I am much more proud of my Malayali side than I am of my Punjabi side, and I only really have the language now to articulate why that was. My Punjabi side was very upper caste, very religious, dogmatic, vegetarianism, tradition, whereas my dad’s side has a much more complicated migration history because my dad grew up in Malaysia. He knew a lot of Malayali people everywhere, so he grew up already experiencing what it is like to be a racial minority. In South-east Asia, Indians experience alternative racism. He already had a framework around race and being dark in a way that my mom didn’t, because she’s very light-skinned.
So there was always a space to talk about difference and oppression on my Malayali side, more than there was on my Punjabi side, because it wouldn’t serve my Punjabi side’s interest to start talking about difference. Then we’d have to start talking about caste and class.
So, growing up, I was very much disproportionately raised as a Punjabi Hindu: family members that I knew, connections and experiences that I had. I went to Delhi a lot more than I went to Kerala. My father’s family had relatives in Kerala but he didn’t grow up there, so it was different.
Later in my life, as I learnt the political histories of what it means to be Malayali and about anti-subjugatory criticism within India itself, and then visiting Kerala, I just feel so much more at ease in Kerala than I do in North India. North India has some of the most hostile gender norms I have ever experienced. It is a deep and violent patriarchal masculinist view that has been completely uncensored and perhaps even romanticised. Not to say that this is not a problem everywhere, but I feel like, at least for me, the ability to be of a different gender and to present oneself and be recognised as such does not exist within a North Indian context.
The more I learn about the community in India, the more I feel that trans people in Tamil Nadu and Kerala have done so much incredible work for hundreds of years and have actually been at the forefront of social activism around gender. It gets invisibilised in the race for the national narrative because they’re dark, because they’re trans, because they’re lower class or caste.
Every time I return to Kerala, and especially now that I’m returning to work in Kerala, it feels much better and much more consistent, in my mind, to the kind of political imagination I have. Many people act shocked when I say this about Kerala, like, oh it’s so misogynist, oh it’s so whatever, and I’m like, everywhere’s misogynist. There’s a template for social justice in Kerala.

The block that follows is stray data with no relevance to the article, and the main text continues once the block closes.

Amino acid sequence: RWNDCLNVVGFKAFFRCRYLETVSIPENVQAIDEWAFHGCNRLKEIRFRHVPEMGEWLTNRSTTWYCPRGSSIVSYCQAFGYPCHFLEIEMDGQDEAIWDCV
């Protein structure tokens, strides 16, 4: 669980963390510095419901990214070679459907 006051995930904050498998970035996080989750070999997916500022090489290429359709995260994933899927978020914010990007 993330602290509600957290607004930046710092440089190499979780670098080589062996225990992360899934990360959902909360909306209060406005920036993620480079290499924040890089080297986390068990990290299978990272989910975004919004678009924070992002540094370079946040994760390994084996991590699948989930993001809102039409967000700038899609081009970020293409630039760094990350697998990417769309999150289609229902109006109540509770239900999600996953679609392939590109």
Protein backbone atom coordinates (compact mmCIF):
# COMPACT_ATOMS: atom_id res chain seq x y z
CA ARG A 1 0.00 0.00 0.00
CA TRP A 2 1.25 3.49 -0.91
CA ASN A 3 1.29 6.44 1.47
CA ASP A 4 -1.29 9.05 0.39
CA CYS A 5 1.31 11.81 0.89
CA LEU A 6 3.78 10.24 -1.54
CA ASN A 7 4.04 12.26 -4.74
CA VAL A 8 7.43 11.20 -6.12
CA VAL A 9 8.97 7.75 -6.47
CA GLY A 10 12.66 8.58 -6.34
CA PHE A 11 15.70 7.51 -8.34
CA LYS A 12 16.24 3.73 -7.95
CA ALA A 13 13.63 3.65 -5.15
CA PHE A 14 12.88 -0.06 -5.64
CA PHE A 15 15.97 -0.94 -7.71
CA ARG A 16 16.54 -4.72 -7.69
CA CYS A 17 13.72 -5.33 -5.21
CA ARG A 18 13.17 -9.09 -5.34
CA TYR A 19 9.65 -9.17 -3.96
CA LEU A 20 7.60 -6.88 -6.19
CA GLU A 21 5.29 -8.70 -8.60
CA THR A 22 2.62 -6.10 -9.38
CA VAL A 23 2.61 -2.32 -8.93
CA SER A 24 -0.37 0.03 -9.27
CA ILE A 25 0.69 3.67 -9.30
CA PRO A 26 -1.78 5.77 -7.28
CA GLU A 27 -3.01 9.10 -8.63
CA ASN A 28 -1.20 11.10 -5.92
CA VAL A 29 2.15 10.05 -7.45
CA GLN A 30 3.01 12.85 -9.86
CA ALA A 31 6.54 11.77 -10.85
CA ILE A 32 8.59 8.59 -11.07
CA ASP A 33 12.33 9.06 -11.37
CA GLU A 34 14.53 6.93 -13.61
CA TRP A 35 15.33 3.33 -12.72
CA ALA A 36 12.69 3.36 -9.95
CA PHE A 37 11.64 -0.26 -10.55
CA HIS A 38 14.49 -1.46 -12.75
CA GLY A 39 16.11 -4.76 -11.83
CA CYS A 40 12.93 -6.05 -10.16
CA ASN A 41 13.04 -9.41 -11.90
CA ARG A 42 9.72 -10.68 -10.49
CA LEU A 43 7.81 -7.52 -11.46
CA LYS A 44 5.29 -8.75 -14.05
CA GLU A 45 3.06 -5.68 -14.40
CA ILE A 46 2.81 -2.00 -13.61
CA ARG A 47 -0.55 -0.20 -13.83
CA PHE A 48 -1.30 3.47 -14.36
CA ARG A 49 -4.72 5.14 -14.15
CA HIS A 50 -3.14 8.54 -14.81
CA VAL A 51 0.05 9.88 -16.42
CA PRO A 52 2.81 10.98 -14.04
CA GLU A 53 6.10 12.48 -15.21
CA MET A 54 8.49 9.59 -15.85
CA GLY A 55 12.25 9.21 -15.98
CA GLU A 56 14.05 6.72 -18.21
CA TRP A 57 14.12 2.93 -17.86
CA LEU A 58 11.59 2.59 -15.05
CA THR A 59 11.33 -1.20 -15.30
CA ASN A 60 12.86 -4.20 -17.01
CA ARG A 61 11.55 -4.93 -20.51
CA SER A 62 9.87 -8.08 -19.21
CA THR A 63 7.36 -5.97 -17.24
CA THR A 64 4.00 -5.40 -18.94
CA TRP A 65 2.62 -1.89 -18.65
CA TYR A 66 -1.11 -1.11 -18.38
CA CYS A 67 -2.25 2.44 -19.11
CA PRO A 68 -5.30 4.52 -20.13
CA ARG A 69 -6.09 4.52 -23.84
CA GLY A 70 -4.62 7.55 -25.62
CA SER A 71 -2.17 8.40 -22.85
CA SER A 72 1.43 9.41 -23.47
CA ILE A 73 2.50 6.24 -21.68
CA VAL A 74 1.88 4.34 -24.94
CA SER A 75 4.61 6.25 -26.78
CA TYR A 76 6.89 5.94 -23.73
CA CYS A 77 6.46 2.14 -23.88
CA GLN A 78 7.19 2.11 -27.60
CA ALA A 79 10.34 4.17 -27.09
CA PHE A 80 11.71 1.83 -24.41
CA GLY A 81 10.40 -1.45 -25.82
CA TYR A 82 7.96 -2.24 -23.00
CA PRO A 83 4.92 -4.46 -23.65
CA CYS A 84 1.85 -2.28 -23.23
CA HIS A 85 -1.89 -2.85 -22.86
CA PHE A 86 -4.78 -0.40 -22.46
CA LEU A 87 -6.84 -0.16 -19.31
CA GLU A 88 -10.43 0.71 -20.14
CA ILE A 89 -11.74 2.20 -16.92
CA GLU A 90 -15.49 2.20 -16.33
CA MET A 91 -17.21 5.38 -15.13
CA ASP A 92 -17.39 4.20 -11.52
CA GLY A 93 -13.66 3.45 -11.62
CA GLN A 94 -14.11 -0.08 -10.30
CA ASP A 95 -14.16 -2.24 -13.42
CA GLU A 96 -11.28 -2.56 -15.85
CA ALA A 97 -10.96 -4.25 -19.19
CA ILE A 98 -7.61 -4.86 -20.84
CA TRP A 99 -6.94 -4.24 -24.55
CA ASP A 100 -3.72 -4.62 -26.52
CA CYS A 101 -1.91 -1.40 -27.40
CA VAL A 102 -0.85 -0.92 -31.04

It’s interesting. There, people don’t narrate themselves as Indian. The national project in India does not work that, and with the rise of Hindu nationalism in India, it’s really important to resist the temptation to narrate ourselves as a nation, because that’s always going to be narrowing.
Recently, I encountered an argument of resistance that pointed out that in Bengal, we tend to worship female deities, while in the rest of India, especially with regard to Ram Navami, this is not always the case. The increasing Hindu nationalist presence in Bengal, it’s almost as though they want us to shift to that form of worship, adulating masculinity. Patriarchy is entrenched in Bengal as well, but, since I’ve lived in other parts of the country, I know how different it is there and in my experience, there’s more space for the feminine here.
Right, I think so much of the nexus of patriarchy is about erasing the power of femininity and I wish there was more of a conversation about this in the South Asian context, as like there were ways in which femininity was seen as powerful and strength. So much of what colonization did was to see femininity as weakness, and that’s why patriarchy within the Indian context can be so ahistorical. All these people simultaneously worshipping their goddesses and then beating their wives, and they do not see that discontinuity. So much of the idea of femininity prevalent here is such a Western, Christian, colonial endeavour.
This is why the trauma of being gendered by South Asian people is so hard. Whenever this happens, I think, I know that the reason you suppress me is because you’ve been suppressed, and this is totally from your own traumatic relationship with your femininity. And I wish that you could just say that you all wanna sleep with me, you all wanna be me!
The way that femininity is framed in India, it is simultaneously coveted and desired and worshipped, and then degraded. And that sense of being respected and degraded together is the Indian condition of femininity. In some sense, it is adored and idealised, and then it faces violence. So being feminine in India is a constant process of navigating between the two binaries of the ‘sacred’ and the ‘dirty’, or the ‘profane’. It’s such a quagmire.